When I began my fieldwork in 1993, I remember a brief conversation with a woman in a remote community of Toropalca. As I explained to her that I wanted to study the music of the area she quickly responded, “Oh, you want to study folklore and culture. But there is no culture here. If you really want to study culture you should go to Northern Potosi.” I was intrigued by this statement, which summarily negated the existence of culture in Toropalca and referred me to the place in Bolivia where many anthropologists have had a “field day.” The anthropologist, Olivia Harris, whose work has focused precisely on Northern Potosi, was advised by her British colleagues not to do any of her research in the highland Andes—an area believed to be too subject to external forces for a “distinctive” anthropological study (2000: 1). In his study of Peruvian peasant patrols in northern Peru, anthropologist Orin Starn was similarly advised by a Peruvian to shift his study to Cuzco, Machu Picchu, or Lake Titicaca, where peasants “had culture” (1999: 24). The assumed “purity” of the anthropologist’s fieldsite has certainly been buttressed from within the discipline. The discipline’s hang-ups over cultural purity, even as these hang-ups have generally moved to anthropological history, still remain present in the places where anthropologists have worked. The comments I heard reflected the degree to which people of the Andean region have incorporated the assumption that anthropologists arrive to study the visibly exotic, a description that did not match the visible presentation of most Toropalqueños.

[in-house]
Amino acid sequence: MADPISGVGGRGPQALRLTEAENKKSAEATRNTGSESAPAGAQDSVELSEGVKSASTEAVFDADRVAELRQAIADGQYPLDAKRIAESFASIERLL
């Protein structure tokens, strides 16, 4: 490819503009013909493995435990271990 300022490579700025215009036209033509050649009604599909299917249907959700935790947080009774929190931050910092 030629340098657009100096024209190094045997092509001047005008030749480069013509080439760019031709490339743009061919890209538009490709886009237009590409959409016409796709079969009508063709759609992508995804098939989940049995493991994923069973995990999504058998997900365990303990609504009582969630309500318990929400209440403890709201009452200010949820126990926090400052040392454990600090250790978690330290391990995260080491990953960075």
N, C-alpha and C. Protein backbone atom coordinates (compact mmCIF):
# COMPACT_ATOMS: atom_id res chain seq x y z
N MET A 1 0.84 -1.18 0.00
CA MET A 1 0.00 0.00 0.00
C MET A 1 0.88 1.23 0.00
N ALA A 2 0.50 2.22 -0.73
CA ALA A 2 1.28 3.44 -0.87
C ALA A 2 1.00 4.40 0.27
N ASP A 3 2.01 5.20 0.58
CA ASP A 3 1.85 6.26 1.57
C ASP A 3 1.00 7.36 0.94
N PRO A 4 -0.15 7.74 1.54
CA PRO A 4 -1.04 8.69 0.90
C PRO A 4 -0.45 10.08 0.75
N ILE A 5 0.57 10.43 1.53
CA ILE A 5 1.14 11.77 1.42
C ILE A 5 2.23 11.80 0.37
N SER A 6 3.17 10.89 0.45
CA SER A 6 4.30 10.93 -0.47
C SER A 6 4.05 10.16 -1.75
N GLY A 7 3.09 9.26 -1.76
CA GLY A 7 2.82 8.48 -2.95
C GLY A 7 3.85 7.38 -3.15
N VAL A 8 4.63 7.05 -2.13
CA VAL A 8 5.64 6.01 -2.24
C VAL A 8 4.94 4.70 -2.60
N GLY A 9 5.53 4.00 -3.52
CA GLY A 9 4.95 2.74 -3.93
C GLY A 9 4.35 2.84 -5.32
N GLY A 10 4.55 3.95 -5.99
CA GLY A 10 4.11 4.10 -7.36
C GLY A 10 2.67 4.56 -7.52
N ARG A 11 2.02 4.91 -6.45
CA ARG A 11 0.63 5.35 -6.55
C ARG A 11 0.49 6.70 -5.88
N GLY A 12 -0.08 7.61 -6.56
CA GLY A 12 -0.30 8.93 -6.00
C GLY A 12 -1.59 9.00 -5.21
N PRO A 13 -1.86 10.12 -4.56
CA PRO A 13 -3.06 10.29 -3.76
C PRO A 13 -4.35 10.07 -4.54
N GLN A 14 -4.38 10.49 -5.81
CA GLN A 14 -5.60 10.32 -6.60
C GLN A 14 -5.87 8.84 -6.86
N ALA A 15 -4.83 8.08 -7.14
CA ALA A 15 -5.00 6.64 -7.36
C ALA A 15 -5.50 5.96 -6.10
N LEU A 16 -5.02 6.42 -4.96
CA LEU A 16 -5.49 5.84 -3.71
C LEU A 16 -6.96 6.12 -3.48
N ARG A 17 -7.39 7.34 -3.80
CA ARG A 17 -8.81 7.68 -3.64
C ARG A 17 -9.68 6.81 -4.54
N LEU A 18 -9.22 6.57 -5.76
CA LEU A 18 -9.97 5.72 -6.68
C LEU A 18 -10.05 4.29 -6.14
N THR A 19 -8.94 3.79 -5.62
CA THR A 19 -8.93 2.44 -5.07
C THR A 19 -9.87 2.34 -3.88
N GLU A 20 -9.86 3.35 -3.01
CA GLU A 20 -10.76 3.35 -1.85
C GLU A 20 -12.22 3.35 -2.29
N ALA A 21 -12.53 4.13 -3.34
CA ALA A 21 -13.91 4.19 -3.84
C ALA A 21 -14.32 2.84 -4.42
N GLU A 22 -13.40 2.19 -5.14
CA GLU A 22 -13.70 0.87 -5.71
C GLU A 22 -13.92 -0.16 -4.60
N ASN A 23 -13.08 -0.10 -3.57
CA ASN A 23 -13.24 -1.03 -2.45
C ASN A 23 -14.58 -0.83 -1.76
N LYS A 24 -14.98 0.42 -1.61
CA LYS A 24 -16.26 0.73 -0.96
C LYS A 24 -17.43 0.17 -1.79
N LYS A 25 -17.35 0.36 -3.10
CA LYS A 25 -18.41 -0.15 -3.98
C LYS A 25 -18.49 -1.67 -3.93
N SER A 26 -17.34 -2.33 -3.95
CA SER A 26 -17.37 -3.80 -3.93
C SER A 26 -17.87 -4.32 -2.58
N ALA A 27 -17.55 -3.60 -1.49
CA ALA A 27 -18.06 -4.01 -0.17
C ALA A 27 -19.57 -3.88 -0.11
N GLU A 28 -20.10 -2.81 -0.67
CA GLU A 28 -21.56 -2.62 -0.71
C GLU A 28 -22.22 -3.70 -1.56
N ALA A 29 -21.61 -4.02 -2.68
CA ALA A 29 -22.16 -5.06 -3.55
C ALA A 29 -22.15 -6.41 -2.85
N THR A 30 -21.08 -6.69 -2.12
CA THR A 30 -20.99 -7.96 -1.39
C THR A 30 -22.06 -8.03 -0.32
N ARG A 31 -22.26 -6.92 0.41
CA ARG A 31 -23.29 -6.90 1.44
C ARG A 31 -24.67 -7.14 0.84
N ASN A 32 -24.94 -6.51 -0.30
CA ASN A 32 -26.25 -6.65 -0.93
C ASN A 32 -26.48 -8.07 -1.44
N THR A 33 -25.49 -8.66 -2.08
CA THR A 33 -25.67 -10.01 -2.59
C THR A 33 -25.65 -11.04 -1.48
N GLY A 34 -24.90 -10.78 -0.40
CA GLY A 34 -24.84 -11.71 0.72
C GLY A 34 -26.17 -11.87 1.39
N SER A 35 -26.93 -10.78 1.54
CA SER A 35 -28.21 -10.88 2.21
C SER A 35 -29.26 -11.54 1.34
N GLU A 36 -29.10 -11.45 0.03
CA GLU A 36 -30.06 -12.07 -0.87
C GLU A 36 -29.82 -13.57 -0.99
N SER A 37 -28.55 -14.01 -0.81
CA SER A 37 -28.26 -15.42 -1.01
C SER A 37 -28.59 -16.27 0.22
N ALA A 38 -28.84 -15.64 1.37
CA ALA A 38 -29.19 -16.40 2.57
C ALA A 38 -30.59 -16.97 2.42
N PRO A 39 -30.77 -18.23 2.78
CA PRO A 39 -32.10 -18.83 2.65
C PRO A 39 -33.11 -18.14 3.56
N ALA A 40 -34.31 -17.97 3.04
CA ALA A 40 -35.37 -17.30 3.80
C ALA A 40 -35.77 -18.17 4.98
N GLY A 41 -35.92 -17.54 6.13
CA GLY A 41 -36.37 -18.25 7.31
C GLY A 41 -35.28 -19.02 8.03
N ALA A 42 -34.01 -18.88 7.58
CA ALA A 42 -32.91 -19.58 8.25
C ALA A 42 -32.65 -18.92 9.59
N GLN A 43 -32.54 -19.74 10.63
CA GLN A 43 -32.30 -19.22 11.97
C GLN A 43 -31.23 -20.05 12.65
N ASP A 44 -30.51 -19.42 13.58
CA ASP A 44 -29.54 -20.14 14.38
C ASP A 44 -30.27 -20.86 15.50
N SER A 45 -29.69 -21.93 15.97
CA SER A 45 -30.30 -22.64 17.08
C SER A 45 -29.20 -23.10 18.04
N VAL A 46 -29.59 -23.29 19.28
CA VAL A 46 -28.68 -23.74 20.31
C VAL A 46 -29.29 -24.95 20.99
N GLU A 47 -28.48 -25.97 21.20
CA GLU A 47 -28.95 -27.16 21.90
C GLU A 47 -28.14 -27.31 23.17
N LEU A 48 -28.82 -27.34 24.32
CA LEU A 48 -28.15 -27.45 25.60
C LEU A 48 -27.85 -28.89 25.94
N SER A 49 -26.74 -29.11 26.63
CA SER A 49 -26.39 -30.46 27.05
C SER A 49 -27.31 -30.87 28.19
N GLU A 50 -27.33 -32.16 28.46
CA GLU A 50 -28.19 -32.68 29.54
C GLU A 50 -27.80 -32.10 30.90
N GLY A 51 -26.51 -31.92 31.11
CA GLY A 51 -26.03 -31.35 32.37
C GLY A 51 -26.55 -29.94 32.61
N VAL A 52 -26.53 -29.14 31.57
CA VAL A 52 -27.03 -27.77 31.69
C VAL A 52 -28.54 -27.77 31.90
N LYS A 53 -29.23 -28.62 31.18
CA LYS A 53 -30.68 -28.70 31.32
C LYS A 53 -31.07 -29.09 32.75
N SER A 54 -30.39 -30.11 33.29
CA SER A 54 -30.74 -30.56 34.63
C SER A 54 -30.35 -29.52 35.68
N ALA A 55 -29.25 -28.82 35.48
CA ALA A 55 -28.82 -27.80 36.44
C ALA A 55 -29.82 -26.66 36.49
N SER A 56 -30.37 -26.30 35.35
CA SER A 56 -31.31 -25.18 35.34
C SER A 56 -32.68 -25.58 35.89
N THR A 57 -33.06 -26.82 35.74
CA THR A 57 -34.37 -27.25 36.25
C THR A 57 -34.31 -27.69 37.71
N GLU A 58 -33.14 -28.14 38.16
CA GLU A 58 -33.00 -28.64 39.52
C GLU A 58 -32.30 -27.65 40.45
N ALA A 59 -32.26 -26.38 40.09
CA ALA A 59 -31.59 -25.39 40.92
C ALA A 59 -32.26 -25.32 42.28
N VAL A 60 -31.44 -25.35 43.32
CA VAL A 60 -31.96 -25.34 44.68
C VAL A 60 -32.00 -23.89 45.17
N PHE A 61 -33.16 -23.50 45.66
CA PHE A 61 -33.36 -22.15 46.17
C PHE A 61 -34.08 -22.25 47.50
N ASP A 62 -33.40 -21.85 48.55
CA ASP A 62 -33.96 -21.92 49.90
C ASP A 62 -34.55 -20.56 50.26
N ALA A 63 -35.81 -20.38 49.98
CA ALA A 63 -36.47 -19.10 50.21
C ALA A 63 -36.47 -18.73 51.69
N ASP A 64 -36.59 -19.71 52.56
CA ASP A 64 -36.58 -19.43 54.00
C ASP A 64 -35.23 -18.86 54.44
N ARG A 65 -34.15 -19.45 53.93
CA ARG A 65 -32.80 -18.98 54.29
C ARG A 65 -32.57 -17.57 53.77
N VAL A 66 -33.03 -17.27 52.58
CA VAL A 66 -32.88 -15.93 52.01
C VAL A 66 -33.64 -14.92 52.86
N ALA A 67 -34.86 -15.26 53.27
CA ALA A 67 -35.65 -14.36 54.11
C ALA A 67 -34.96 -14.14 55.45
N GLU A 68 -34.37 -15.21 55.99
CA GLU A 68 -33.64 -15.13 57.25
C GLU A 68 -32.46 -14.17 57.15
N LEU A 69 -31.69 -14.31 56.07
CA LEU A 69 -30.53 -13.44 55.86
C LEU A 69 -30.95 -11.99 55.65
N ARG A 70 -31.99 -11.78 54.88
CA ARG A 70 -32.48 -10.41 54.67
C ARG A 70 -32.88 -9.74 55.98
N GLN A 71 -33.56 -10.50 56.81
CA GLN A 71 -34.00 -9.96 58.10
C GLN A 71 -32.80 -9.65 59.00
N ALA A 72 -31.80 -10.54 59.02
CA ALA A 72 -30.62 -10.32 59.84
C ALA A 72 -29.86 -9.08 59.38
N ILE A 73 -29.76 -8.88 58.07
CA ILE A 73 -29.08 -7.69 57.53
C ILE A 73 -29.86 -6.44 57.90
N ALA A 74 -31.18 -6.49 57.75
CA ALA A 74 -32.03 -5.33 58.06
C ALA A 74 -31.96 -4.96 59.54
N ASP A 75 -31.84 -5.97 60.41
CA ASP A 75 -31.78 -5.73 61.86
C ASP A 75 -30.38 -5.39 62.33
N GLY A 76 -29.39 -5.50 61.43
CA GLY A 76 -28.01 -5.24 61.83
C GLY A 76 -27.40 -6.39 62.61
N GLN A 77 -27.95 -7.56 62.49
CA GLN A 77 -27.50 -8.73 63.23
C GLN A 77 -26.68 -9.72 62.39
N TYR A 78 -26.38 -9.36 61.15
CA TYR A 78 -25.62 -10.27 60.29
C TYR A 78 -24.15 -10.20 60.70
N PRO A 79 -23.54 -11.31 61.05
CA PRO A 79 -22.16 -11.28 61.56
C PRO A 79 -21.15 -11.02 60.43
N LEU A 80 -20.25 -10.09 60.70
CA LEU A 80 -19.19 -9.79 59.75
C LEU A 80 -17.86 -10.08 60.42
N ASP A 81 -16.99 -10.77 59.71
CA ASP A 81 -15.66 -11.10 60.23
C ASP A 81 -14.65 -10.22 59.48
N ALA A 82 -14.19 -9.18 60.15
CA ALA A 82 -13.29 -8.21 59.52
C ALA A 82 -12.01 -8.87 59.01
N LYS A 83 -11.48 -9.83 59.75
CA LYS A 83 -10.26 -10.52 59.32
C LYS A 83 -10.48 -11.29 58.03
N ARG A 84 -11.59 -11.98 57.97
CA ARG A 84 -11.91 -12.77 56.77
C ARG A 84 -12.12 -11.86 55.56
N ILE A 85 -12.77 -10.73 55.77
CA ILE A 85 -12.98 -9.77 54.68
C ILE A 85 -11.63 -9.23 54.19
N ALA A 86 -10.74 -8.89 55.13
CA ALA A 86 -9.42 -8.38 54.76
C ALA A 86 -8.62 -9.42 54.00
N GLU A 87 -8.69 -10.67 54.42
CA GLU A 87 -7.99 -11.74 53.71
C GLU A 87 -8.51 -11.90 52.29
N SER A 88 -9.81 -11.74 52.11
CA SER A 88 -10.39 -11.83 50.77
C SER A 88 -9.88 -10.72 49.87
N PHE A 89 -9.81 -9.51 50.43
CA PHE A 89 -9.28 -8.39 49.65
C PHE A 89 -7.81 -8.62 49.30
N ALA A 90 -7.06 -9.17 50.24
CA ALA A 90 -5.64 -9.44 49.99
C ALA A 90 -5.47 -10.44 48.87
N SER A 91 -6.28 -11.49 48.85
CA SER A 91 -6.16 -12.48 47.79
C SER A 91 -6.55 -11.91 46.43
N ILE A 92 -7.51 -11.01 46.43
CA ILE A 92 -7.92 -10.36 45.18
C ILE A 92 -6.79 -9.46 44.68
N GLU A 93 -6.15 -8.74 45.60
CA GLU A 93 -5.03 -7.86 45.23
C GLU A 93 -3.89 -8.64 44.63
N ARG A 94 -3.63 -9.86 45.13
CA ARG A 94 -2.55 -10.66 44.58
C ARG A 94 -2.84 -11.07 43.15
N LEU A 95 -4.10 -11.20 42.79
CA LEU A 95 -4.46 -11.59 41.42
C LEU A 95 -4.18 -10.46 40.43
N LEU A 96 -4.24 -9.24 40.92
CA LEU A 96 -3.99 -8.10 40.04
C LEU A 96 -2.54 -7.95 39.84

KeywordsMigration Cocaine Cane Argentina Tempo
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- 1.For a discussion of the way indigenous Otavleños in Ecuador maintain their social ties in spite of the migration involved in their transnational textile trade, see Rudi Colloredo-Mansfeld’s The Native Leisure Class (1999).Google Scholar